From the Worldwide Faith News archives


Date 04 May 1996 20:43:30


                          by Eva Stimson 
ZEPHYR COVE, Nev.--Less than a week after the O.J. Simpson verdict turned 
the spotlight on racial divisions in the U.S. population, an unusually 
diverse group of West Coast Presbyterians came together to talk about 
eradicating racism in the Presbyterian Church (U.S.A.). 
     The timing was coincidental. For the past 23 years a steadily growing 
number of racial-ethnic Presbyterians from northern California and Nevada 
have gathered annually in October for a conference sponsored by the Ethnic 
Concerns Committee of the Synod of the Pacific's Sierra Mission Area. 
     "I'm troubled by statistics that show that in 1993 our denomination 
was approximately 95 percent white," the Rev. Elliot Bernadel-Huey told the 
group of nearly 100 people who attended this year's conference, Oct. 6-8, 
at Zephyr Point Conference Center here on Lake Tahoe.  "Does this mean that 
God's love is primarily for white European-Americans?" 
     Bernadel-Huey, a Chinese-American who works as a physical therapist in 
Hayward, Calif., led the group in an intense six-hour session of "diversity 
training." Participants included persons of Asian, Hispanic, European and 
Middle Eastern ancestry and a large contingent of recent immigrants from 
Southeast Asia. 
     Assisting Bernadel-Huey were Sarah Reyes, a high school assistant 
principal and member of the multiracial Trinity Presbyterian Church in 
Stockton, Calif., and the Rev. Les Sauer, associate for justice and social 
concerns for the Sierra Mission Area. 
     Unfortunately, said Bernadel-Huey, some Presbyterian  congregations 
have begun reaching out to racial minorities only because they see their 
membership shrinking. "Our concern for diversity must be about more than 
institutional maintenance and survival," he declared. 
     On a more pastoral note, he commented, "So much in church and society 
works to undermine this central truth: that Jesus loves us fully and 
completely. We are called to let go of a vision of ourselves that has been 
twisted by racism." 
     "We need to redefine the word 'American' so that it does not just mean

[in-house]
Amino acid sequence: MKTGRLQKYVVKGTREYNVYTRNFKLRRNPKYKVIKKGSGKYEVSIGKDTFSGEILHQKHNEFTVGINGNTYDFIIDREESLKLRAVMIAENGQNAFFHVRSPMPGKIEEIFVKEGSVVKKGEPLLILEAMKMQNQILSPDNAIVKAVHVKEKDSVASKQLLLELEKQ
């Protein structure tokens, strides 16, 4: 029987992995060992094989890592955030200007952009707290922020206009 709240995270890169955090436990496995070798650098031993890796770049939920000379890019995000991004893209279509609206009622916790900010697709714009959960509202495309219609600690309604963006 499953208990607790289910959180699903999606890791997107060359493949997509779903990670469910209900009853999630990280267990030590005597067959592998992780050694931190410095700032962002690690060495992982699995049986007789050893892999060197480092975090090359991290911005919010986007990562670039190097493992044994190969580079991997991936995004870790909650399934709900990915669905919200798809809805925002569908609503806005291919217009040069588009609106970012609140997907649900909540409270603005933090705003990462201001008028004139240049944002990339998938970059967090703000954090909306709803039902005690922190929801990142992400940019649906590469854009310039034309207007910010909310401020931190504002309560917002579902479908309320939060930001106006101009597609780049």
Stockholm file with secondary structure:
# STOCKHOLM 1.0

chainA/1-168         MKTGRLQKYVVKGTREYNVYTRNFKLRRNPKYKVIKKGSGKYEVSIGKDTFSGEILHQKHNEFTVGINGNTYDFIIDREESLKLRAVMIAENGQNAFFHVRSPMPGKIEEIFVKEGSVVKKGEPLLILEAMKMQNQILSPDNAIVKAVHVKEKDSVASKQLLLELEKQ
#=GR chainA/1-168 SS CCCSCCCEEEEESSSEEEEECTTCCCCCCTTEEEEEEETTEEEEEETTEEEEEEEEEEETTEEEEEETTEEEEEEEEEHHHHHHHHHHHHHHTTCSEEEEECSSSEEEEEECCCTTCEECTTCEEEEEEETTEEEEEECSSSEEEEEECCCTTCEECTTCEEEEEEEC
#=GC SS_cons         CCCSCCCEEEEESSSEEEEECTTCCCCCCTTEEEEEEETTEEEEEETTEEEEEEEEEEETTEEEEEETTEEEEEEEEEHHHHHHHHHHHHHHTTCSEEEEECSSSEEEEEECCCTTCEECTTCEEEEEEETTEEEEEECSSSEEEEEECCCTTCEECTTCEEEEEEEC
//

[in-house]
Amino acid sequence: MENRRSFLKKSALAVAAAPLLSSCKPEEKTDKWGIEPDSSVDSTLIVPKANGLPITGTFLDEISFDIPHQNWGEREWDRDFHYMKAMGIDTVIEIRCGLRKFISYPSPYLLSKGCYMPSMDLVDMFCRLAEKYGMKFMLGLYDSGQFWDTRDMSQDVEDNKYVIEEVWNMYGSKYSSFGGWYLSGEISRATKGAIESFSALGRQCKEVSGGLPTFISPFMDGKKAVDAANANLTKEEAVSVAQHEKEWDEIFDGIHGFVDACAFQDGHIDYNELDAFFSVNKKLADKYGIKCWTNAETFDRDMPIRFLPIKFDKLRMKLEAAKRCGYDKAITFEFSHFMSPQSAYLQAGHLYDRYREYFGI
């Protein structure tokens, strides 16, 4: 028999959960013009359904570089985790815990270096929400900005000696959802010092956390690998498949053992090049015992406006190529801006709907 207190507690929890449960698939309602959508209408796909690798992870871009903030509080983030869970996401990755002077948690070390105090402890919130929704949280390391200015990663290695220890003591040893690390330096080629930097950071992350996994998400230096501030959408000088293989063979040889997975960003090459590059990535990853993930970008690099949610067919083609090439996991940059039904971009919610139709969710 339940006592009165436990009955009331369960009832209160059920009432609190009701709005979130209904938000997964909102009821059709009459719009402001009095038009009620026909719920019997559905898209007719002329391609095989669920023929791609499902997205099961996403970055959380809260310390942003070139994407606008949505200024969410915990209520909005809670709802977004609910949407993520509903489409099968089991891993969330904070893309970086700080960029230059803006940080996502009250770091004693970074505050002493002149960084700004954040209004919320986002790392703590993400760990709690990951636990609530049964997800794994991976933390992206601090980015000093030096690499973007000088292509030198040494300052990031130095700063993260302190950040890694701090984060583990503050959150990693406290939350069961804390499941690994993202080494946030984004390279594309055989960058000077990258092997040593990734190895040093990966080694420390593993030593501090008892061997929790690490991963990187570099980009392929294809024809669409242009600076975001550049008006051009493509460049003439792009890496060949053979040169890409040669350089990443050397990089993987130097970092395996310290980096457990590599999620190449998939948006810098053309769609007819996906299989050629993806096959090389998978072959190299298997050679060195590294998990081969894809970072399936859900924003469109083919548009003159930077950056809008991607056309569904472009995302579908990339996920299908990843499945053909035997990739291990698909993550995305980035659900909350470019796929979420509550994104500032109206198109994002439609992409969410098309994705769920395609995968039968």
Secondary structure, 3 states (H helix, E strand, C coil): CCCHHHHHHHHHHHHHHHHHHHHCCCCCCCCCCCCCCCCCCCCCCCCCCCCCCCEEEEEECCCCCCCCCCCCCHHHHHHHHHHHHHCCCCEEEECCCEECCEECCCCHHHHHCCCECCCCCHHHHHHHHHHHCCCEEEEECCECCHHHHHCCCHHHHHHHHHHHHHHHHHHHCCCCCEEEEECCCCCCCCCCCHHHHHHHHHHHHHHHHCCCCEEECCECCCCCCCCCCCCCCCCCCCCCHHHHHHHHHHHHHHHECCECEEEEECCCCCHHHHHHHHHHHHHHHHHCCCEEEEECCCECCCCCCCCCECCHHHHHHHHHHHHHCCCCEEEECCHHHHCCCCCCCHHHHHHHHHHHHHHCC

people of European ancestry," said Alice Nishi, a Japanese-American from 
Davis, Calif., who received one of the denomination's annual Women of Faith 
awards at the 1992 General Assembly. Although she was born in the United 
States, Nishi says, people still come up to her and comment, "My, you speak 
good English."  
     Fellowship and mutual support were major components of the Zephyr 
Point conference.  Participants rejoiced at an announcement by five young 
members of the Indonesian  Presbyterian Church of Fresno, Calif., that 
their congregation had just purchased its own building. They also 
applauded the upcoming Oct. 29 ordination of Bruce Reyes-Chow, the first 
Filipino man to be ordained in the PC(USA). 
     Founded in 1972, the Ethnic Concerns Committee (ECC) represents at 
least a dozen racial-ethnic communities in the four presbyteries (Nevada, 
Sacramento, San Joaquin and Stockton) that comprise the Sierra Mission 
     "The purpose of ECC has been to nurture racial-ethnic persons in 
leadership and advocacy for access and service at the various governing 
body levels of the Presbyterian Church," Sauer explains. In his work with 
the committee in the past few years he has noted that the longtime members 
have begun serving as mentors to a growing number of recent immigrants and 
new Presbyterians. 
     "ECC has been a gateway for the racial-ethnic folks to get them into 
the Presbyterian Church," Sauer says. "It has also been a prod to the 
denomination to make a place for these people in the church." 

For more information contact Presbyterian News Service
  Presbyterian Church (U.S.A.), Louisville, KY 40202
  phone 502-569-5504            fax 502-569-8073  
  E-mail   Web page: 


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